I’ve Got #FlipgridFever

Screen Shot 2017-08-19 at 5.16.50 PMYup, I’ve got #FlipgridFever along with my students. Over the summer I learned about Flipgrid. I was intrigued by the idea that students could respond using video and their videos would be organized! No messing around with creating and uploading. The whole thing is wrapped up in one neat package.

So the first week of school was the perfect chance to play around with the tool with my students. After listening to a speaker, Steve Ventura, I was inspired to ask my students “What does a good learner look like?” He asked students in a school and the answers were of passive students – “Doesn’t disrupt the class,” “Listens,” and so on. Based on his experience, I wondered what my students had to say. Sadly, much of the same: “Someone who does well on tests,” “Someone who reads a lot,” etc. I plan to ask them again later in the year in hopes that they realize that a good learner collaborates, questions, defends, disrupts (respectfully), etc.

Stickers

They LOVED the stickers!

Now I’ll be honest, I had no idea how to use Flipgrid. And I told my students that! They were eager to explore the tool. They had no problem jumping in and figuring it out. And then…they discovered the stickers they could put on their pictures. Some enjoyed the experience so much they asked to create another video. Yes, I allowed them to. I wanted them to play with the tool now so that when we use it for learning they can focus on the learning and not the stickers!

And they couldn’t get enough of watching each others’ answers. They loved that they could ‘like’ or ‘love’ a particular video. In fact, they had so much fun they came in the next day asking if they were going to do it again!

I plan on using Flipgrid for responses in literature, defending a math problem, and self-reflections on projects and work. The possibilities are endless. I know that we will read Bud, Not Buddy this year. It might be fun to have students use Flipgrid to respond as if they were a character. I am so excited to use this throughout the year!

How do you plan to use it?

Back To School Night

Last night was Back to School Night. We have it the night before school starts. I like it this way. It helps to alleviate a lot of anxiety for both teachers and students – and I’d suspect some parents too.

Facetime Back to SchoolI’m no stranger to Back to School Night. I’ve done them for over 20 years. However, last night I had a first. And the nerd in me was so excited! A mom came to me with her phone explaining that the father couldn’t be there but wanted to participate. She had him on Facetime! We were able to introduce ourselves, talk for a bit, and have a ‘regular’ Back to School Night!

It’s the little things that make us happy. Being able to stay connected to parents is so important. I’m glad dad was able to ‘attend’. It make everyone’s night!

Bathroom Signs

IMG_0833THIS! How awesome is this?

A few weeks ago I was at #cuerockstar #rOxnard and this sign caught my attention. The event was held at a middle school and I couldn’t help but think that all schools should have these. I’m also happy that gender fluidity and acceptance of the LGBTQ community is more commonplace than it was just a few years ago. Let’s hope that more schools and communities embrace differences.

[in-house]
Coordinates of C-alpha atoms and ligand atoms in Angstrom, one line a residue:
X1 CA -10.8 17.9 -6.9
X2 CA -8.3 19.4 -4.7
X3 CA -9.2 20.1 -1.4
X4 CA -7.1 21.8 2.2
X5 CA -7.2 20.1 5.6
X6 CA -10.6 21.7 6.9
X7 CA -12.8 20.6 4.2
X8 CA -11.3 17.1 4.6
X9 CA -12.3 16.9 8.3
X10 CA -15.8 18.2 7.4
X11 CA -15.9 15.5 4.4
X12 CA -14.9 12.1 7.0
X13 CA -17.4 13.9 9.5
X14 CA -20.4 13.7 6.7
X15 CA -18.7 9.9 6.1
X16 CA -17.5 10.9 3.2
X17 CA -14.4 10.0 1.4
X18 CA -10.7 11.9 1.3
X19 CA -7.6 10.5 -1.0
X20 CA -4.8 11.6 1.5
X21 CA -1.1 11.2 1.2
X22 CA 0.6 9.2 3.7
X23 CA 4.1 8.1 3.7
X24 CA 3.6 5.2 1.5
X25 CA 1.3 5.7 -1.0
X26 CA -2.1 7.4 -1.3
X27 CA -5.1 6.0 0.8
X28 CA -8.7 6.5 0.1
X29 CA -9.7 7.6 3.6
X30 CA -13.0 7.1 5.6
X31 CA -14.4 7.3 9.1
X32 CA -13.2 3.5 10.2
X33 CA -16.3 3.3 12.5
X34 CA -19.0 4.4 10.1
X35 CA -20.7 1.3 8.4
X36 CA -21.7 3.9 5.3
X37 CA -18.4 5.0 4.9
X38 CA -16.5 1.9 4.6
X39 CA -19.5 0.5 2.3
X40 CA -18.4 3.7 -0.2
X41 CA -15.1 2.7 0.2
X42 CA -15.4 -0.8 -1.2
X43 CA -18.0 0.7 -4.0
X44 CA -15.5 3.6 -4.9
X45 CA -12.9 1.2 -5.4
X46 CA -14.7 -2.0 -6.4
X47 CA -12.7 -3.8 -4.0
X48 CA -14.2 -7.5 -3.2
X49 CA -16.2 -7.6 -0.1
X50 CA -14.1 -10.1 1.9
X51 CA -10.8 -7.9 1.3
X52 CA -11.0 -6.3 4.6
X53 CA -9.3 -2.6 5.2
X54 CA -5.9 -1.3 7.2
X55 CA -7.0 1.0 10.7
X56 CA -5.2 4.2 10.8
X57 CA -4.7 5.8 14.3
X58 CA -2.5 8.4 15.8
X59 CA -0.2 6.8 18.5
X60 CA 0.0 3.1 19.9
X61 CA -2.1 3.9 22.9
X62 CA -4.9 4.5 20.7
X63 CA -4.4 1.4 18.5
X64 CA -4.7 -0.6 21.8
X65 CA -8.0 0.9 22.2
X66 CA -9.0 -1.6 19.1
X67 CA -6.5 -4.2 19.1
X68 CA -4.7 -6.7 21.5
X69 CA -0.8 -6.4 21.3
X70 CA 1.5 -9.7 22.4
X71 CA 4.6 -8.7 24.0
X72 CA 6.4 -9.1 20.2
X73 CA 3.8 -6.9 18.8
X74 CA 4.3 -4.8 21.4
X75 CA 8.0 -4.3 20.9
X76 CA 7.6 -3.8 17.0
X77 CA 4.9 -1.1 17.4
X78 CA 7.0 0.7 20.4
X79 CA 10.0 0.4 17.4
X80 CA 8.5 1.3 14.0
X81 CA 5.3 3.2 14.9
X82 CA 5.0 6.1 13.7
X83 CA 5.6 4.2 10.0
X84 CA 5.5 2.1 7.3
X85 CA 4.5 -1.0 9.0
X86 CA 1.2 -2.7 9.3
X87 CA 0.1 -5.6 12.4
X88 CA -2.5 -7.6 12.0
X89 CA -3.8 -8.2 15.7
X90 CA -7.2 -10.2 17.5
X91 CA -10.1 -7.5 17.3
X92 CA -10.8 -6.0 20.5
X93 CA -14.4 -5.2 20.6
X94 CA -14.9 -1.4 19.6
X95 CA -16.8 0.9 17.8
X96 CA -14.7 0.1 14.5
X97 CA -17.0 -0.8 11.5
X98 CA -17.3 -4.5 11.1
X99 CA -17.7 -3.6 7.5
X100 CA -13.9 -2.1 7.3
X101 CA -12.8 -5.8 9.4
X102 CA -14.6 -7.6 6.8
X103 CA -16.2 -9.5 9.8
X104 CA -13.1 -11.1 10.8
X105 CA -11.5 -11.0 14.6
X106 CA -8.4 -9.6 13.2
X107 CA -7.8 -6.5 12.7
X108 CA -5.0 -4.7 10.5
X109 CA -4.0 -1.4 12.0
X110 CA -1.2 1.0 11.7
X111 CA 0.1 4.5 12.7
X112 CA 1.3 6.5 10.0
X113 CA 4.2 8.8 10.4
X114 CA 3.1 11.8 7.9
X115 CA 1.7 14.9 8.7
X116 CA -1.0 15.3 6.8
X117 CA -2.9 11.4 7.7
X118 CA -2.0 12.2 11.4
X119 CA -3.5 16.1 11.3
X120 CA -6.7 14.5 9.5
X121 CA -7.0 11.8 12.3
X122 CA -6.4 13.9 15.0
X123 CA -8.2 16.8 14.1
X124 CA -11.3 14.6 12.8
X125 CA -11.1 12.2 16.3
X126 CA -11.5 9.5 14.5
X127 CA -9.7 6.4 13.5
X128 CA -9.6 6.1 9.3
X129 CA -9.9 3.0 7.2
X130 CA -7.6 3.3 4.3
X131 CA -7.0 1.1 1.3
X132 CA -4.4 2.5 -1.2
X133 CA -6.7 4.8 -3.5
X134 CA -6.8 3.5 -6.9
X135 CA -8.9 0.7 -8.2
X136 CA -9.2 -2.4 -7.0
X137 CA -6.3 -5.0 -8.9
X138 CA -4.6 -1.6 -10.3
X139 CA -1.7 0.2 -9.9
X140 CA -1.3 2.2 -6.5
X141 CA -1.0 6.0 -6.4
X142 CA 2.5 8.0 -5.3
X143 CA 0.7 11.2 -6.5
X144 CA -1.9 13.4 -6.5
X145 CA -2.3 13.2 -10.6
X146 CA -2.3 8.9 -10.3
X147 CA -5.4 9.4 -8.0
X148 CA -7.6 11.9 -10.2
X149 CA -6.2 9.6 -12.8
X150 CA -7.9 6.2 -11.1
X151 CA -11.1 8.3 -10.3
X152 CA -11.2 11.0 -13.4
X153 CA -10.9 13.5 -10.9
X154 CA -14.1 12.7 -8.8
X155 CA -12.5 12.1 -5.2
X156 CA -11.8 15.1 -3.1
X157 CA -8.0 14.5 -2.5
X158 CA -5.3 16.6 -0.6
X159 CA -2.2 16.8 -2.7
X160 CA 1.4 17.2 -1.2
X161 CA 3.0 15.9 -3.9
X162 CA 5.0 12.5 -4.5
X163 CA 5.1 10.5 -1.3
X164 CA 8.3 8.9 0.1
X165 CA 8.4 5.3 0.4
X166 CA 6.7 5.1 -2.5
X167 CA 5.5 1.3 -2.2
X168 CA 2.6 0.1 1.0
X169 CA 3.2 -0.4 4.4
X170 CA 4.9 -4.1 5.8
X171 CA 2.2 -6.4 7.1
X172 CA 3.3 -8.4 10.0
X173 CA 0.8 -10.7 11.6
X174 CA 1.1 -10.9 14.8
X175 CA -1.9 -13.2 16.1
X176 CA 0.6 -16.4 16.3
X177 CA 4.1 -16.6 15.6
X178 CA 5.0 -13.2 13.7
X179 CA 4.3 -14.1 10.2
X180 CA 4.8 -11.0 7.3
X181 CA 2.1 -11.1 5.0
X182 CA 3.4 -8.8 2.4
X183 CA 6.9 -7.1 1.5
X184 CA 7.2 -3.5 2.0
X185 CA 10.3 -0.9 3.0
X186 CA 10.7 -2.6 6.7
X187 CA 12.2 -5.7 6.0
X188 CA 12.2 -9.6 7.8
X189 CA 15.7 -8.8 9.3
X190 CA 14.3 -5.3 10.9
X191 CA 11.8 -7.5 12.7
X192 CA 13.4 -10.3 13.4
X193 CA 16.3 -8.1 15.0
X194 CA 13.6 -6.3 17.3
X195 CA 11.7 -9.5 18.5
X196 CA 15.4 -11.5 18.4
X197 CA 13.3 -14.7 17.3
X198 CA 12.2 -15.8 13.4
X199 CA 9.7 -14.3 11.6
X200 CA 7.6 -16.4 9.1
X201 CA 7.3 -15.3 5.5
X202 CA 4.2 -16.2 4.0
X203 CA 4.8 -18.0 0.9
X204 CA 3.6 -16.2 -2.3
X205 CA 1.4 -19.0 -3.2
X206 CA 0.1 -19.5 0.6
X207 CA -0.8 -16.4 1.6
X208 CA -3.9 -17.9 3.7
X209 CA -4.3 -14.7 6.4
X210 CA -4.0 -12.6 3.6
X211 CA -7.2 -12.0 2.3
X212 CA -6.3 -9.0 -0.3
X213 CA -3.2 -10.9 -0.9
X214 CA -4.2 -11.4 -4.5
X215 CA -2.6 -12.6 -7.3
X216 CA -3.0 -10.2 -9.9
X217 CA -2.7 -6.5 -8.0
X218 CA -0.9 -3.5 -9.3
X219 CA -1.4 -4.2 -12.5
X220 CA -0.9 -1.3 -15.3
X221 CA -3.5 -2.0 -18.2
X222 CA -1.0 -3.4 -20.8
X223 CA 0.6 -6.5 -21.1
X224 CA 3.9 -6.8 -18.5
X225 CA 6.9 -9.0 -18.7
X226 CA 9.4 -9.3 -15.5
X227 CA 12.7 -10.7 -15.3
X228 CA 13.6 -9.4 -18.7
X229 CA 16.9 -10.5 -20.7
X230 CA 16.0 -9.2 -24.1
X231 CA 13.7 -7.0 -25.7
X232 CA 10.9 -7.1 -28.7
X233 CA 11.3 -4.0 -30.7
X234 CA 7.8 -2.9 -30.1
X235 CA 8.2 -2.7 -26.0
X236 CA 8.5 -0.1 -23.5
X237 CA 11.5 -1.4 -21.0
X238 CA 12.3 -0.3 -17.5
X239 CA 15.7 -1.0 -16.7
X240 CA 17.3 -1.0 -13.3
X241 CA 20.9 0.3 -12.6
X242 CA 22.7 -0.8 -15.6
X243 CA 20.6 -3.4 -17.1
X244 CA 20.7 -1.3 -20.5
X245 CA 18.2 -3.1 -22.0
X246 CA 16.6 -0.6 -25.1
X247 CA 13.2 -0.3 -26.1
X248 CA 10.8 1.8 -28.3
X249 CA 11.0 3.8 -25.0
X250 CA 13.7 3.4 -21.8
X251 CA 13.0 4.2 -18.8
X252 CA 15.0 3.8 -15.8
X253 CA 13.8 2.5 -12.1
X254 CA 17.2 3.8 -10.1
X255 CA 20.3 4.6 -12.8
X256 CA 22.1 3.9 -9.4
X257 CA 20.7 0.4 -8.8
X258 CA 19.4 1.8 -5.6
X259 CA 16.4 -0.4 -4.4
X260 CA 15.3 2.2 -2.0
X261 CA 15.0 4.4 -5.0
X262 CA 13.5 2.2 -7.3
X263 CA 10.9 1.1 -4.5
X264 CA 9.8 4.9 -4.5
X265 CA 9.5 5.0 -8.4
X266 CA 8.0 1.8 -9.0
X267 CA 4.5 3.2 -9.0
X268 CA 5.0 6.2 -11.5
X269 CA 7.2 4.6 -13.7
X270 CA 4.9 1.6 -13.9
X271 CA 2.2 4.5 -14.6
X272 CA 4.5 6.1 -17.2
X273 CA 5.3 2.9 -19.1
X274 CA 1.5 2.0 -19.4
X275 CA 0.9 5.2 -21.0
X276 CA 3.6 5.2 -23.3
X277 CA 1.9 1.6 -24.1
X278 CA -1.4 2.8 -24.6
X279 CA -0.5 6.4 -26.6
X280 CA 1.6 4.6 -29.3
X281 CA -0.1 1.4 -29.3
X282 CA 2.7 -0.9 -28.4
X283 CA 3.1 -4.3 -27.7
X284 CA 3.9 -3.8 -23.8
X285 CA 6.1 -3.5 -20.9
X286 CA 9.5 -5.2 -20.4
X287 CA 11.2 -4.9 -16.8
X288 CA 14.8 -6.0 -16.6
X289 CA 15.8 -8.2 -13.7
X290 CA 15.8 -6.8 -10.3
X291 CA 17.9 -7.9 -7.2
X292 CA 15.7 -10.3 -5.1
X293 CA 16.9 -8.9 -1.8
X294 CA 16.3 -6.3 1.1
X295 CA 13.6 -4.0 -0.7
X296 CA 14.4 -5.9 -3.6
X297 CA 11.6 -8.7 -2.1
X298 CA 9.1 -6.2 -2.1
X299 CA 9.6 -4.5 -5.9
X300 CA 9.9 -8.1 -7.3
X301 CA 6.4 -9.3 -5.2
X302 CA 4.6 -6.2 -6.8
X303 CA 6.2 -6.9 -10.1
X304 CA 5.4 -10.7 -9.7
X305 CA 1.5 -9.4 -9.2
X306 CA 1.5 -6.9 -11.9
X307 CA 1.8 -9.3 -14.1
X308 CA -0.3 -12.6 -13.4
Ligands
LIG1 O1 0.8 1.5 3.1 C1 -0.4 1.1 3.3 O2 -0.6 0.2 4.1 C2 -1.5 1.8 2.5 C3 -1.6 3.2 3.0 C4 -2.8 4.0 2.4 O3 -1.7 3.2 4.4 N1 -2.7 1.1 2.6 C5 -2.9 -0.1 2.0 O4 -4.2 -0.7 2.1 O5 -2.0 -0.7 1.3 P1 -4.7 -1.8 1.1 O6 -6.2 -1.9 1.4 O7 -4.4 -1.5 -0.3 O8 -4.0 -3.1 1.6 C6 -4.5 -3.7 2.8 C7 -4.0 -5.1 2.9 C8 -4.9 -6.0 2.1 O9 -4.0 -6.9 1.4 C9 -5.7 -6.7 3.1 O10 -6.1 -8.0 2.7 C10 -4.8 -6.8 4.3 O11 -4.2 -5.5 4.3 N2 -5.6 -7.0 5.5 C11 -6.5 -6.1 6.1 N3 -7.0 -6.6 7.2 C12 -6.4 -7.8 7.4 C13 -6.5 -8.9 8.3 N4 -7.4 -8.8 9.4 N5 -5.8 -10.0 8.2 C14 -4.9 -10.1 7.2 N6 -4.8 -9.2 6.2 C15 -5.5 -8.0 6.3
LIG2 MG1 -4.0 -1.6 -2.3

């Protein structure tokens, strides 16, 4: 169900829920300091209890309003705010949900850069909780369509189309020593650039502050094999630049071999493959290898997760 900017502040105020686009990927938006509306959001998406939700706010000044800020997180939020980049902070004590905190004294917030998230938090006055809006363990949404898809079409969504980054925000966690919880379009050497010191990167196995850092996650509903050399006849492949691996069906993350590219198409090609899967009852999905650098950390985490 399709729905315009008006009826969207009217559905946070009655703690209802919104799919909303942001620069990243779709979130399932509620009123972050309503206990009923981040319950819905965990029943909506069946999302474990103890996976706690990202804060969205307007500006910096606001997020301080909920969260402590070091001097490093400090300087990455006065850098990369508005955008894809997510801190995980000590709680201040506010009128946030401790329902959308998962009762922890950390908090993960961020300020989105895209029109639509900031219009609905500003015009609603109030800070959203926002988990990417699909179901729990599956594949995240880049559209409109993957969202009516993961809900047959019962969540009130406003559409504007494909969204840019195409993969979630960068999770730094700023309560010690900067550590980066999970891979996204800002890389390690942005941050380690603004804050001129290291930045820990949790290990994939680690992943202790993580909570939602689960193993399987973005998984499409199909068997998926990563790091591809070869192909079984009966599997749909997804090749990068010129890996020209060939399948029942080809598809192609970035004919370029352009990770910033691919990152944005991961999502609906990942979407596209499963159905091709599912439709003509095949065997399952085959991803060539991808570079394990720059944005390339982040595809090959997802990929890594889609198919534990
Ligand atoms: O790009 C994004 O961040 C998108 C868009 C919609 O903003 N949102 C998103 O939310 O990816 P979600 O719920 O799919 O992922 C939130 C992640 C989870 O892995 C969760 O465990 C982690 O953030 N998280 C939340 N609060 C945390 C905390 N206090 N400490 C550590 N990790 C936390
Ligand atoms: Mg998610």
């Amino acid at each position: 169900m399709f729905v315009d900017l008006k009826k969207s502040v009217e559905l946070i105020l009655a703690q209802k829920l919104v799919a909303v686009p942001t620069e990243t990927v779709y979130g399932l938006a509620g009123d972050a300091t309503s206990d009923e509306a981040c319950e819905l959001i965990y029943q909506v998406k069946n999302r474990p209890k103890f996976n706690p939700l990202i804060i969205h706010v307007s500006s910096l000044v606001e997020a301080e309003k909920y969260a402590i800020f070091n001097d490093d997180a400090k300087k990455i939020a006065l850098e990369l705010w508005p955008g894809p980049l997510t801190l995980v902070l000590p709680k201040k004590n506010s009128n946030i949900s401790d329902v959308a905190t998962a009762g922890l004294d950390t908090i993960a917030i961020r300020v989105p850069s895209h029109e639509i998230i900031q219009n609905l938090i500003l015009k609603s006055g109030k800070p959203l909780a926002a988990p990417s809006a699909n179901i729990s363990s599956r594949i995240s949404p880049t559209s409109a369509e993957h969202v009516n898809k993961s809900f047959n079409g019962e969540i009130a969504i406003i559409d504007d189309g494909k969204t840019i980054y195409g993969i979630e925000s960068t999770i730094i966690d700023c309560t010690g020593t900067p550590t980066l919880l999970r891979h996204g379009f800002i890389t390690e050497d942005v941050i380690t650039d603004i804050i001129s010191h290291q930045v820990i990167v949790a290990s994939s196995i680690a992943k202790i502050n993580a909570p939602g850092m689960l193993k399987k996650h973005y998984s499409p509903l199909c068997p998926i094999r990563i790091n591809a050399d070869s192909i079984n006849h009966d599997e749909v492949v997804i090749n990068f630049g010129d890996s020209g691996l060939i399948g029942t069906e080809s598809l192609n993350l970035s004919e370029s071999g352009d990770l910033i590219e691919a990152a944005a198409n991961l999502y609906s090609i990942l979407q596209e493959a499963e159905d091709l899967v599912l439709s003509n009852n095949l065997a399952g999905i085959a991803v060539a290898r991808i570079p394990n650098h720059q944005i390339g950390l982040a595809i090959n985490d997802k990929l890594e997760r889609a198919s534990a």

Mathematical Mindsets

Mathematical Mindsets book by Jo BoalerThis year, as a parting gift, my principal handed out this book to all returning and new staff members. We were invited to participate in a Summer Book Club. One in which we read, post thoughts, videos, questions, and ideas. This made me so happy! I had thought about buying the book earlier this year when my principal told me to hold off and that he was buying one for all of us. So for the last 2 weeks of school, I hounded him to let me take my copy. He wouldn’t give it to me until I signed out of my room. Tricky man! (NOTE: I NEVER ask to read a book. I have some reading disabilities that make ‘heavier’ readings difficult for me)

So a few of us have started the book and are making our notes/comments in the provided document; my principal created a shared doc in Google. I appreciate this way as I can read what others have written and get a general sense of what’s to come. The most recent chapter, Chapter 3, really caught my attention. In it, the author talks about how students view math vs. mathematicians view math. Students tend to view it as procedures, rules, and/or calculations. However, mathematicians tend to see it as creative, beautiful, and full of patterns. It was the sentiment that math is a study of patterns that made me take notice.

I have, for years, told my students that math was about patterns. That it was like a puzzle one needed to solve. I have always viewed math as a series of patterns and puzzles. I remember when I was in Kindergarten, a friend and I were talking. She was bragging how she could count to 100 while I could only count to 20. This irritated me. I wanted to count to 100 too. I remember going home and working this problem out in my room. Why I didn’t ask my mother is beyond me. But I was a stubborn kid (and for those of you who know me now, I’m still pretty stubborn). I remember looking at the numbers and ‘analyzing’ them. I thought, “If I can count to 20, then I can figure out how to count to 100.” And as I looked at the numbers, I saw a pattern. The numbers repeated. I began to realize that once the numbers in the one’s place (although I didn’t know place value at the time) were done, they started over again. And the numbers in the ten’s place began at 1, then went to 2 when all the numbers in the one’s place had been used. I had figured out the problem and went to school the next day bragging that I too, could count to 100.